Los Angeles International Airport (LAX) is among several airports nationwide that will receive full-body image scanners to be used as part of the security screening process, the Transportation Security Administration (TSA) announced.

Though LAX is one of a number of national airports currently using the technology, LAX will be implementing the body scanners on a wider basis.

This walk-through imaging technology efficiently detects metallic and non-metallic threats, including weapons, explosives and other items that a passenger may be carrying, without physical contact, TSA officials said. The whole-body screeners can detect a wide range of threats to transportation security in a matter of seconds to protect passengers and crews, agency officials noted.

Los Angeles officials, who have pushed for the scanners on a wider basis, hailed the expanded implementation at LAX. The machines will be purchased with American Recovery and Reinvestment Act funds, a spokesperson for Mayor Antonio Villaraigosa said.

“Full-body imaging is a unique and effective strategy to detect threats that could go unnoticed otherwise,” Villaraigosa said. “With good protocols and training, full-body imaging can prevent attacks while preserving personal privacy, and I fully support its deployment at every airport in the U.S. to enhance the effectiveness of passenger screenings.”

The mayor said he is grateful to the U.S. Department of Homeland Security for its support for the expansion of this technology at LAX and other airports.

Congresswoman Jane Harman, chair of the Homeland Security subcommittee on intelligence and terrorism risk assessment, said, “If reports are correct, LAX should receive eight AITs (Advanced Imaging Technology machines) and be asked to transfer its three existing AITs to another airport.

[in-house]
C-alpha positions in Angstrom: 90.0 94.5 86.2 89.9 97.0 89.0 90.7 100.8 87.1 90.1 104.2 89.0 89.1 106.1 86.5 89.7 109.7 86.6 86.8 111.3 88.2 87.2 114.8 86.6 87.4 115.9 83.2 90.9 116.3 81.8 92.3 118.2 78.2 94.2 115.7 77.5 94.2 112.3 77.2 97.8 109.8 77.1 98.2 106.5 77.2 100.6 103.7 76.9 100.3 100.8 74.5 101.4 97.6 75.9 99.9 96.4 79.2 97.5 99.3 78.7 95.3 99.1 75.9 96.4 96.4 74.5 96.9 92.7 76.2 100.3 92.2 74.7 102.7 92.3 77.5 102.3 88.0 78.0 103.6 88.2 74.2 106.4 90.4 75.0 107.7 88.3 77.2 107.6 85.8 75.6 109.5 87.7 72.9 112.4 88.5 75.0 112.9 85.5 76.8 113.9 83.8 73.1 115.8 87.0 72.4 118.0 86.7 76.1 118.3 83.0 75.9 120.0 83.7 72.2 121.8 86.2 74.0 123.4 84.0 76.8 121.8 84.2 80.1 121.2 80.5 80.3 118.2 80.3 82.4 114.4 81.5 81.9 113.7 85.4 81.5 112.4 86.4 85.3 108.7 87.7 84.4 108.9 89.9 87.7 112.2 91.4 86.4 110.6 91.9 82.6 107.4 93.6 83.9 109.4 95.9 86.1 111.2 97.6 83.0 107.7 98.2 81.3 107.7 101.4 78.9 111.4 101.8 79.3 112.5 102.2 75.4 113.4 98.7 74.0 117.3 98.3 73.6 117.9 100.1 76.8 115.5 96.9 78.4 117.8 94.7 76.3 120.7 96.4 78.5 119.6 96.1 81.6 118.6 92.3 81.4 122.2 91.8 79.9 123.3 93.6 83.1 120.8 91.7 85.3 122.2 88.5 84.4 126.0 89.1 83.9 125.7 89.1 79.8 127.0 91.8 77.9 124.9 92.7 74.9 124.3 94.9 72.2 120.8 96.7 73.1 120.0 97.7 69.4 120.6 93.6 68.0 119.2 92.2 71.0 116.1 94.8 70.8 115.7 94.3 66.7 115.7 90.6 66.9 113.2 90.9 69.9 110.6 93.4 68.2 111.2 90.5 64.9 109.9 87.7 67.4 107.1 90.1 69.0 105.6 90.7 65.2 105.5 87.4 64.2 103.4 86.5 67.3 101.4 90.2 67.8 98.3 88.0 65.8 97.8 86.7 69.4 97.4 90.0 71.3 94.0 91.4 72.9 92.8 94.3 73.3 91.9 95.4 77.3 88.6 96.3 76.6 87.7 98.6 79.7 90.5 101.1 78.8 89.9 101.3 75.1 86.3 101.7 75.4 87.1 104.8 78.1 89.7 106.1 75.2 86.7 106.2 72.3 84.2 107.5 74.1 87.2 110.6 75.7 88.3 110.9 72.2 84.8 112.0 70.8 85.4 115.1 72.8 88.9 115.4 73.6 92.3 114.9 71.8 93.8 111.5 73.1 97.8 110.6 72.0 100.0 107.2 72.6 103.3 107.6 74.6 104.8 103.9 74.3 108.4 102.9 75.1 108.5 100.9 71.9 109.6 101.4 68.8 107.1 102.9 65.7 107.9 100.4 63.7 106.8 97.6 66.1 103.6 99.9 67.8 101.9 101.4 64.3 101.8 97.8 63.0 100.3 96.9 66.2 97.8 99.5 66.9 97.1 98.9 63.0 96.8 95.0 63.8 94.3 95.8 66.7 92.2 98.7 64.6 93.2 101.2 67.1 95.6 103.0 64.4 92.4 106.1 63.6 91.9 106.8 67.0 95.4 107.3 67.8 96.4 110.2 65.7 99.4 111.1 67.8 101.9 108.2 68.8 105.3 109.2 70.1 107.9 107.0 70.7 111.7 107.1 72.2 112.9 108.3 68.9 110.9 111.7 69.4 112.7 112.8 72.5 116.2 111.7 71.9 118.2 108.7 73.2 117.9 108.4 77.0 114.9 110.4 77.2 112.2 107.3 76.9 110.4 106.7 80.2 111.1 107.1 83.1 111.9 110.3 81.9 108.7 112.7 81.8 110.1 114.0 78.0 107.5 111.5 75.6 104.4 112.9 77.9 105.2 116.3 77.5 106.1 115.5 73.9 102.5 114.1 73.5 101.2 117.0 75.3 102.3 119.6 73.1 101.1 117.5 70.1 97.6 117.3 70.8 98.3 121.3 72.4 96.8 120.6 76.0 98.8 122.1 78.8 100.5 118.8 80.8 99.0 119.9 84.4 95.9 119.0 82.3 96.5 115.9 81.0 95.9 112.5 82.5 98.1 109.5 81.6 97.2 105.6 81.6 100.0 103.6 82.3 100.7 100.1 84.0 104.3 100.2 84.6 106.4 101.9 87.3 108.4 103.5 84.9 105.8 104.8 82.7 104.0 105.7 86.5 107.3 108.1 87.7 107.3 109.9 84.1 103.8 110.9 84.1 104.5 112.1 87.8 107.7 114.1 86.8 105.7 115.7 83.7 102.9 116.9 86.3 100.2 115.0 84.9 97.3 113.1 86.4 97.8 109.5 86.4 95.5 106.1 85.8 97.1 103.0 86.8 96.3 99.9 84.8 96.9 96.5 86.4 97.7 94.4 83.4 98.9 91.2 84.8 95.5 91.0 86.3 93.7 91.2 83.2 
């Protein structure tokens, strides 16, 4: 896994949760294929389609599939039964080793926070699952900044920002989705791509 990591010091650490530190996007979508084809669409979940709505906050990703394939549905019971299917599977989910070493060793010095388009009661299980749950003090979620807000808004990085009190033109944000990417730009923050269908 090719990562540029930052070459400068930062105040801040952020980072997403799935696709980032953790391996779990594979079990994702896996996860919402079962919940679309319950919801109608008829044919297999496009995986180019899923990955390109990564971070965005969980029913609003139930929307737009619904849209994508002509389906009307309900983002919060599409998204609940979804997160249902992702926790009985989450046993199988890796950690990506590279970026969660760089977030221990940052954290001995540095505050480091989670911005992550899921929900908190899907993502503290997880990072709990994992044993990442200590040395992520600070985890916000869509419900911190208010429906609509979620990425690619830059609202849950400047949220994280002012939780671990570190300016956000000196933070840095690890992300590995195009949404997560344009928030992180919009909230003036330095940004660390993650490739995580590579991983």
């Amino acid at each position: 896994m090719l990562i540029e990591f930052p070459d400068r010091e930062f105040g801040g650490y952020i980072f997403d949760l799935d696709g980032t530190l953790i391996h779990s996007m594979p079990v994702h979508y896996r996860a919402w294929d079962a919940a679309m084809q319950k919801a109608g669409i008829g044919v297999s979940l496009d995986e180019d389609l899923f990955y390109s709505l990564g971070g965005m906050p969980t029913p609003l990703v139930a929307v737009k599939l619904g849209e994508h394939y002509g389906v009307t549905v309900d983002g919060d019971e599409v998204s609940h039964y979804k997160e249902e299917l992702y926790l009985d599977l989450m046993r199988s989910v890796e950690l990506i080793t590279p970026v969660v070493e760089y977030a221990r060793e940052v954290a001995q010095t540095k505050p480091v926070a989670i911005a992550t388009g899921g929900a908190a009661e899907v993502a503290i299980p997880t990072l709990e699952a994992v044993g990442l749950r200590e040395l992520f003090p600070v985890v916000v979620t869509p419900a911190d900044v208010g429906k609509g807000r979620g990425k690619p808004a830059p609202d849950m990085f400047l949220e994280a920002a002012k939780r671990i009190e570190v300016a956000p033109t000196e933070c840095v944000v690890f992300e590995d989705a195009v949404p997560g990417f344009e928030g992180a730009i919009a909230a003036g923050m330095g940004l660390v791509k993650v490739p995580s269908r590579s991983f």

“I was told by Los Angeles World Airports and TSA officials that they had already expanded the use of bomb-sniffing dogs and trace detection swabs, and they hoped they would receive an AIT for each of the eight terminals,” she continued. “This action meets this request and I hope the equipment arrives quickly.”

TSA officials said the scanners are a key part of the agency’s effort to continually look for new technologies that help ensure travel remains safe and secure by staying ahead of evolving threats.

Advanced imaging technology screening is safe for all passengers, and the technology meets national health and safety standards, according to TSA.

Addressing concerns of privacy, Villaraigosa and Harman, who have each undergone the body screening, said the technology is not nearly as invasive as some may believe. TSA officials said they have implemented strict measures to protect passenger privacy, which is ensured through the anonymity of the image.

The image cannot be stored, transmitted or printed, and is deleted immediately once viewed. Additionally, advanced imaging technology screening is optional to all passengers, officials noted.

Passengers who do not wish to undergo this screening will receive an equal level of screening, including a physical pat-down, but most travelers have indicated that they prefer the advanced imaging to other screening options, according to TSA.

The scanners are manufactured by Rapiscan Systems, a Southern California company. The Department of Homeland Security expects the first phase of installation to be completed at airports by the summer.

TSA expects to deploy a total of 450 advanced imaging machines by the end of the year.